Something like this got me to think about time in Talamir, and I settled on a system completely unlike Earth. Since they are in a crater, the sun will actually reach the sky without lighting the area yet (try drawing it if this doesn’t make sense).
This divided the day into four unequal parts that they used for time.
I’m a super hardcore pen and paper type of person. I may be into technology and apps for most things, but when it comes to organizing, I just need to be writing for some reason (see my Bullet Journal post).
I also feel like it helps me be more creative if I’m not typing into Evernote or something. So, I basically just list on paper, or in a notebook, things I think of. This isn’t even very disorganized, because I advocate for an organic method: expand outward using causes and effects of a given concept.
I used StoryShop for one book, and it was a great organizing tool for worldbuilding (I’m not affiliated or sponsored to say that). But I probably won’t go back. It’s just more than I need. I also use Scrivener for pretty much everything.
My recommendations are the same as always. The tools that work for me aren’t going to necessarily work for you. Find something that works, and then stick to it. Adapt it to your needs, and don’t let it get in the way.
As soon as you find yourself fiddling more than creating, it’s probably time to ditch it.
Also, if anyone knows of a good tool for map-making, I’d love to check it out. I always draw mine by hand, and I’m not very good at drawing.
Intermediate Worldbuilding Topics
I’m going by what seems most fundamental to me. These are the topics that everyone has to grapple with to some degree. It’s possible to write a fantasy novel and never once think about what language the characters speak.
It’s not possible to completely ignore geography.
Every book is going to be different. This means I can’t really give you some step-by-step guide to generating the whole world for your book.
This guide will basically be like a conversation. It’s half with myself, half with some imaginary person. I’ll bring up ideas and questions that are common along with the pitfalls I see people make.
The best way to use this guide is to just read through a topic that you’re thinking about to get a feel for the potential issues.
The key thing to remember from the previous post is that everything is about cause and effect. Don’t do too much. Start with things you absolutely need, and then figure what caused this in the world and how that thing would change the world from our own.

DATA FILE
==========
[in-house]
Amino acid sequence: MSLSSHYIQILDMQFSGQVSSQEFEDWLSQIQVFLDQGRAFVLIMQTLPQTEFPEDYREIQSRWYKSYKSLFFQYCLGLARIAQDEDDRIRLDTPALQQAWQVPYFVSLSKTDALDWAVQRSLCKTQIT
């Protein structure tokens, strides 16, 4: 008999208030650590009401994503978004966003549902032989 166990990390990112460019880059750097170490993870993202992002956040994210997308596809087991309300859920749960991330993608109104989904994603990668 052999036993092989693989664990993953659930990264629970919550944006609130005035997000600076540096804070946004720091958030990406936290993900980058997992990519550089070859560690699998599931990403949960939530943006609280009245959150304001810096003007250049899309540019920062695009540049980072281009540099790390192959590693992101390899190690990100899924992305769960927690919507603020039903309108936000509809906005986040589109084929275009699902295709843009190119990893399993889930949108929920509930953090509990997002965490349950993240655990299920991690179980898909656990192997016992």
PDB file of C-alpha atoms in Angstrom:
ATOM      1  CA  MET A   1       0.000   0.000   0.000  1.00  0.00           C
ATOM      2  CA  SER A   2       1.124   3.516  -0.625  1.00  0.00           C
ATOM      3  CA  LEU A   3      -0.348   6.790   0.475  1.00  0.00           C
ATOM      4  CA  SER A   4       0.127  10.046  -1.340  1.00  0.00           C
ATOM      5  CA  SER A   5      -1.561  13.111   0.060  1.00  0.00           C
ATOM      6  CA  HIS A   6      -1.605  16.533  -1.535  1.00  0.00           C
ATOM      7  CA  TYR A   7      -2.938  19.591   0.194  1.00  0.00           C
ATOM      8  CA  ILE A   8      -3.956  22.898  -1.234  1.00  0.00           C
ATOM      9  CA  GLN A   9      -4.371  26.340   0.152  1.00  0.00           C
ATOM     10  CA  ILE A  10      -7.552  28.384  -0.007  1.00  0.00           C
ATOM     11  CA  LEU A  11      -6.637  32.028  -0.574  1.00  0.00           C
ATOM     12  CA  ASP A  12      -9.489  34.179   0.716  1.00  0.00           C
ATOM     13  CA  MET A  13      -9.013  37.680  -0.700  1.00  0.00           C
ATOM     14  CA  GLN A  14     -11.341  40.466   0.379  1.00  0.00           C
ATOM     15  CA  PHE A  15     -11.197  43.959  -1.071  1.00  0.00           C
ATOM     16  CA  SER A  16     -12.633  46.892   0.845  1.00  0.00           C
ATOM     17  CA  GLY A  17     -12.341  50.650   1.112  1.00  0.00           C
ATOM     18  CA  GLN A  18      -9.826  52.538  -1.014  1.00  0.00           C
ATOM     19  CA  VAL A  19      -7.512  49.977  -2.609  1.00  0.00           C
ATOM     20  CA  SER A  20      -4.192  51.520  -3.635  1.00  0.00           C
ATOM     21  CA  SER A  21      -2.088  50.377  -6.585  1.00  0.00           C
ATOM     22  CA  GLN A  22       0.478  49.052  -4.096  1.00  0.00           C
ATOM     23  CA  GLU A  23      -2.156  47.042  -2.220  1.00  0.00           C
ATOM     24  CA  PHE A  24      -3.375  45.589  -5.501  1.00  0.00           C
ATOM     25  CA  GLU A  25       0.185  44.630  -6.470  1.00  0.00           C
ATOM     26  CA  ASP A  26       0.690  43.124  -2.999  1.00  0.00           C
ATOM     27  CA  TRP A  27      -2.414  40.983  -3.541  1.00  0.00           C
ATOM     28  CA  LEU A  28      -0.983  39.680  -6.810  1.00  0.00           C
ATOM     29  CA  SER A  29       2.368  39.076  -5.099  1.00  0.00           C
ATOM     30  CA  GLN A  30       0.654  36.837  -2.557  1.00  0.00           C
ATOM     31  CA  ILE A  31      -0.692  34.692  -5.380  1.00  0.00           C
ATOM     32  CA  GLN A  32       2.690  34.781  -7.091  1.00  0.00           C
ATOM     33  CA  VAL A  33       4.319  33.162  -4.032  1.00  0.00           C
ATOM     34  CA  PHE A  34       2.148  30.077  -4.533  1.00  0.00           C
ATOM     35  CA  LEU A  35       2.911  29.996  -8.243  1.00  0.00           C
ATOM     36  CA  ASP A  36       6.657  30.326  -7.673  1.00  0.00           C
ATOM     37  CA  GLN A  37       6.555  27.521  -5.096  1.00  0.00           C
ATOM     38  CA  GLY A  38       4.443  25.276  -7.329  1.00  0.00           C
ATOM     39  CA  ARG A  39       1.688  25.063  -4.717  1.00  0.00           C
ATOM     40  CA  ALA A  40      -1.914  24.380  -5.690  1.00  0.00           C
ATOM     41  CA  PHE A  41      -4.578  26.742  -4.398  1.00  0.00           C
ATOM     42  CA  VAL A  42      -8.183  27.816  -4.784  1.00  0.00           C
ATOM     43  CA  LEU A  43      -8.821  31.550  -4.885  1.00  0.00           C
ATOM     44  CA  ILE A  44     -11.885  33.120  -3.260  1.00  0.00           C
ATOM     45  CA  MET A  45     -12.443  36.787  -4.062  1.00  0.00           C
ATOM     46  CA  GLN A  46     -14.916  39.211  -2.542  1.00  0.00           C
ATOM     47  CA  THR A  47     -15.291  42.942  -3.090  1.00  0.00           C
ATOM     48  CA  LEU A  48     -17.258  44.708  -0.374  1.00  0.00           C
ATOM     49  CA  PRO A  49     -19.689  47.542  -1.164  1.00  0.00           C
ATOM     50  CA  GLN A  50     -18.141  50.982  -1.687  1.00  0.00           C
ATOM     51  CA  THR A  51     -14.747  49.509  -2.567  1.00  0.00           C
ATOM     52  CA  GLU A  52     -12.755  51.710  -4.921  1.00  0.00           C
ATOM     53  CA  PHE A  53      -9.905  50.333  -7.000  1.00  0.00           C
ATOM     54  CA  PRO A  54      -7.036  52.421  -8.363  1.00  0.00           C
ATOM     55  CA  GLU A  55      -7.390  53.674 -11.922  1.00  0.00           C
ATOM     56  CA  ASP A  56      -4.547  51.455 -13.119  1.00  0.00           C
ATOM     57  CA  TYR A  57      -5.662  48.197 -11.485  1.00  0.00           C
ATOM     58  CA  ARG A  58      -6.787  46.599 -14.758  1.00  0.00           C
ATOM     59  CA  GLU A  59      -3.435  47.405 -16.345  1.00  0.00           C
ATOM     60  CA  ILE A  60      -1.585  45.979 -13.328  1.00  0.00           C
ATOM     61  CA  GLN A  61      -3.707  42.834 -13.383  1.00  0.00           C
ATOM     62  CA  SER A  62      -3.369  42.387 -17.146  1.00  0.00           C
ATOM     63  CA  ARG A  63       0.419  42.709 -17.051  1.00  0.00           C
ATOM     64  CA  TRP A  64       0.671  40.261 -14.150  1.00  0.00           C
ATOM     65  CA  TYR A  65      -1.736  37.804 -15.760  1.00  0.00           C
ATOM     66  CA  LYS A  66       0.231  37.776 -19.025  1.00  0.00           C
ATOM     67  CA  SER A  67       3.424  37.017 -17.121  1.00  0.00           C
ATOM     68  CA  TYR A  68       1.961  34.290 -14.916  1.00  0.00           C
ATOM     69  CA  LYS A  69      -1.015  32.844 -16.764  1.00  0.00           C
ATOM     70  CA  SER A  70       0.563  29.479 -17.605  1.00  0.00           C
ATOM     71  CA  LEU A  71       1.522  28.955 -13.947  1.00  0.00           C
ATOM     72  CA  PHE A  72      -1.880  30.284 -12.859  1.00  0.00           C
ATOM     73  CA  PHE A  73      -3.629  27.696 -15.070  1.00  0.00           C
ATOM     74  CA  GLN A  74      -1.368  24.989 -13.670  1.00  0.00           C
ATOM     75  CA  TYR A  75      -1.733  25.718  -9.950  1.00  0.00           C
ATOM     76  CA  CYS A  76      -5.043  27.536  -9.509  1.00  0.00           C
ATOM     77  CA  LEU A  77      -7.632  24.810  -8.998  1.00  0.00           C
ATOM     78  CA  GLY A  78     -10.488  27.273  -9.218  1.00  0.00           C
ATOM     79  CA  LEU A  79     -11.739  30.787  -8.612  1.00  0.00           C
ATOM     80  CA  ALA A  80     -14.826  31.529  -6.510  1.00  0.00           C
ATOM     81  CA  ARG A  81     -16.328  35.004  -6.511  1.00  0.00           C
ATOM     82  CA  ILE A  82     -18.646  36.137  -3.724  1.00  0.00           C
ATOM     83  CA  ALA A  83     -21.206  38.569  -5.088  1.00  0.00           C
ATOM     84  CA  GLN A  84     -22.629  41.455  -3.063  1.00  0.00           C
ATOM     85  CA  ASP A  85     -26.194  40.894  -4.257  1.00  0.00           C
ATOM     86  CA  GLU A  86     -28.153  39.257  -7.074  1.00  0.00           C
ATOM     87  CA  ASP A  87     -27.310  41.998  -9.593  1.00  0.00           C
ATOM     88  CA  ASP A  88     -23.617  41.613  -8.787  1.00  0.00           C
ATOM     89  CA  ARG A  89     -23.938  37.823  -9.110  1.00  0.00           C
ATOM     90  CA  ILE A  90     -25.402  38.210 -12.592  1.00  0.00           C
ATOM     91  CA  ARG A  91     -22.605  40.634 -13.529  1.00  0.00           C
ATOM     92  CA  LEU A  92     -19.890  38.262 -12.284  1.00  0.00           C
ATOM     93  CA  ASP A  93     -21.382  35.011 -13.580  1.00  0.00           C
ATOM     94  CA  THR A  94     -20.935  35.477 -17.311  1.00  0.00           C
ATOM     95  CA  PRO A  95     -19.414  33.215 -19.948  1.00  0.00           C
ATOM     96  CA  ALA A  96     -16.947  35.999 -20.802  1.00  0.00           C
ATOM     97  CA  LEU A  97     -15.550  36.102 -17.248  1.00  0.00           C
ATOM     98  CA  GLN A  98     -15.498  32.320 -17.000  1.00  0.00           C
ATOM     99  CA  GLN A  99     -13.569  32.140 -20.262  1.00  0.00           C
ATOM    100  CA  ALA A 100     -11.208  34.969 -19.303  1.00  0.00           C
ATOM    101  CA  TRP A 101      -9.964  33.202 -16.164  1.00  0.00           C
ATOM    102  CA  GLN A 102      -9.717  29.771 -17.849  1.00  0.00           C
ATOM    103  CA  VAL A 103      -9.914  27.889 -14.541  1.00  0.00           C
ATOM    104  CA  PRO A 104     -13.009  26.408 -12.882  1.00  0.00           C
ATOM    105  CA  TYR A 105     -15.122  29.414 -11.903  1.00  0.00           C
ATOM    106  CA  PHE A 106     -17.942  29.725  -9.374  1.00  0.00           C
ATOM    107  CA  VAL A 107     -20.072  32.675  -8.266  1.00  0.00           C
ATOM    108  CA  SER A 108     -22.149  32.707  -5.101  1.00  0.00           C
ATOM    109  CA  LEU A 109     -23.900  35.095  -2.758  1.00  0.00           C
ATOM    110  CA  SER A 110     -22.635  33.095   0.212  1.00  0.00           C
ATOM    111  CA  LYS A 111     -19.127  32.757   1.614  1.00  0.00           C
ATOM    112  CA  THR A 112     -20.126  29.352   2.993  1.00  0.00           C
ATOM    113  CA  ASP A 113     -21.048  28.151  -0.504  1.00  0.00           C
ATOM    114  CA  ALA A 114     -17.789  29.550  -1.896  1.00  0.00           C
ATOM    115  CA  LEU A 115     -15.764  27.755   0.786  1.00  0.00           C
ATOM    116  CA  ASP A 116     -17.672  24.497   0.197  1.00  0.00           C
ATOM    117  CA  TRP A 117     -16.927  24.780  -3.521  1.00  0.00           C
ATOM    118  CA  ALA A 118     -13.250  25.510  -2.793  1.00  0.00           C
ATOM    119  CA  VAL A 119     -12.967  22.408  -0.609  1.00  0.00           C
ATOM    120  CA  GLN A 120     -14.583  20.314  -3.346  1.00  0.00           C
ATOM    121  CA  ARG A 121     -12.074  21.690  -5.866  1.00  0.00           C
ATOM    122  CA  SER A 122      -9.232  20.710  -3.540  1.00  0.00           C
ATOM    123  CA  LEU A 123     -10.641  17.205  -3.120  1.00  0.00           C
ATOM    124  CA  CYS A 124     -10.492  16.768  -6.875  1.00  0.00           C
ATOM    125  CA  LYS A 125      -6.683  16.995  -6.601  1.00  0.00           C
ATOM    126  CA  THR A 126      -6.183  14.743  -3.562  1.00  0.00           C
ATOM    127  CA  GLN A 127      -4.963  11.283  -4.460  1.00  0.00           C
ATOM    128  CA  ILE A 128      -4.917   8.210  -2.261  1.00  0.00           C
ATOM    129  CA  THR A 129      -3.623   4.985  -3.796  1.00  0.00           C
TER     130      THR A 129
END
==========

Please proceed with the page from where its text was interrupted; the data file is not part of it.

Worldbuilding the Geography
This topic feels so easy. How could one go wrong? Take some paper, scratch some town names down, and connect them with roads. You’ve got your world map!
Not so fast.
Geography can go horribly wrong without some careful consideration. You’ll need to figure out how and why natural phenomena occur and how and why civilizations spring up in certain regions.
There are a million ways to mess up the landscape. They can’t all be listed here, but these are some things that sound obvious but get missed without proper forethought.
Water flows down to a local minimum in your topography. So, don’t let your rivers flow uphill. Also, rivers very rarely flow away from larger bodies of water. They flow to the ocean or lake. If they go the other way, there better be a good explanation.
Maybe you’re inspired by some cool landforms on our planet, like fjords. Well, those were formed by glaciers. Did your world have an Ice Age or reason that glaciers would retreat through an area?
Cause and effect is king in worldbuilding. You should always ask yourself why a thing exists the way it exists. This will get you to look at the world around you in a new way. You don’t have to put your answers into your novel, but you should make sure you’ve answered them for yourself.
Civilizations tend to want to exist, so they settle in places with good livability prospects. This often means near water/rivers, on fertile ground for farming, with an abundance of wildlife for hunting.
I’m not saying all of these things at once, but there has to be some natural resource to make living possible.
Deserts are fun, but how do people travel in them? I recently read a poorly constructed novel based around deserts and magic. People seemed to just walk through the desert without batting an eye.
Sorry, but you’ll need to give more details in this case.